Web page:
This comes at a time when trade barriers are becoming more important, indicating 'a worrying trend for the delivery of sustainable economic growth.' The papers report that import-restrictive trade measures have increased seven times since 2017. This amounts to an additional USD 588.3 billion of costs to global trade. This becomes especially important after the US decided to increase import tariffs on certain goods from China.
Addressing the WTO Simon Bennett, ICS Deputy Secretary General, stated that:
It is no coincidence that the massive growth in the global economy and thus the demand for maritime services that has been seen over the past 25 years has followed the WTO’s establishment in 1995. Global maritime trade now exceeds ten billion tonnes of cargo a year, but the efficiency of the shipping sector is dependent on a rules based trading system
He added that this requires the negotiation and compliance to multilateral trade agreements under the auspices of the WTO. Recently this success story has received unwarranted criticism and threat by certain governments, including the US, undermining the WTO’s role as the regulator of international trade. 'There are no winners when you increase unilateral tariffs, which is why the best place to address disputes is at the WTO', Mr. Bennett said.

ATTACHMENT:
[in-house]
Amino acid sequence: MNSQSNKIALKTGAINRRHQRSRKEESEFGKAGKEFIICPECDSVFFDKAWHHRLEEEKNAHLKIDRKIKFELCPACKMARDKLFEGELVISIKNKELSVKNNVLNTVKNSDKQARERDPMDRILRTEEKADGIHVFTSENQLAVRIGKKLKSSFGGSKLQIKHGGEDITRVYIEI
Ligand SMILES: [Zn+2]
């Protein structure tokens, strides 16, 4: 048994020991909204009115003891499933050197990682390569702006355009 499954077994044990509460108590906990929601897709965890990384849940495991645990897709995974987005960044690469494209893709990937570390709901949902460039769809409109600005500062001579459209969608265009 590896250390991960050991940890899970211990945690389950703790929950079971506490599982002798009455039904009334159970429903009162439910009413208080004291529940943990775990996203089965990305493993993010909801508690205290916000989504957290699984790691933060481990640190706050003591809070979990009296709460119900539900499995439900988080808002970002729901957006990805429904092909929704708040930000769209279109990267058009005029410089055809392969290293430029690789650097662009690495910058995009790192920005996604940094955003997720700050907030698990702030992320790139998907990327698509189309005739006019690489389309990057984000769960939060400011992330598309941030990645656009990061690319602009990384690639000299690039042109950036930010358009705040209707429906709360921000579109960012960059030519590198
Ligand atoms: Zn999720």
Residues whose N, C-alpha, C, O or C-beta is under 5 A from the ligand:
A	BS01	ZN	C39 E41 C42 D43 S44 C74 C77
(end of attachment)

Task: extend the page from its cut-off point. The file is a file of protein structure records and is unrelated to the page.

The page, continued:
Namely, now 137 new trade-restrictive measures were put in place between 2017 and 2018, adding significant burden and cost to the free movement of goods.
In addition, speaking in the margins of the WTO negotiations on e-commerce, Lieselot Marinus, Director of Shipping & Trade Policy at ECSA, expressed a concern about the growth of sector specific protectionist measures, and especially cargo reservation where the carriage of international cargoes is restricted to national flag ships, undermining fair competition and a global level playing field.
Moreover, Captain Ang Chin Eng, Secretary General of the ASA added that:
The global shipping sector is calling on the global community and WTO Member States to continue to support the WTO and its various functions, which help to govern and maintain the efficient operation of global trade in the best interests of all nations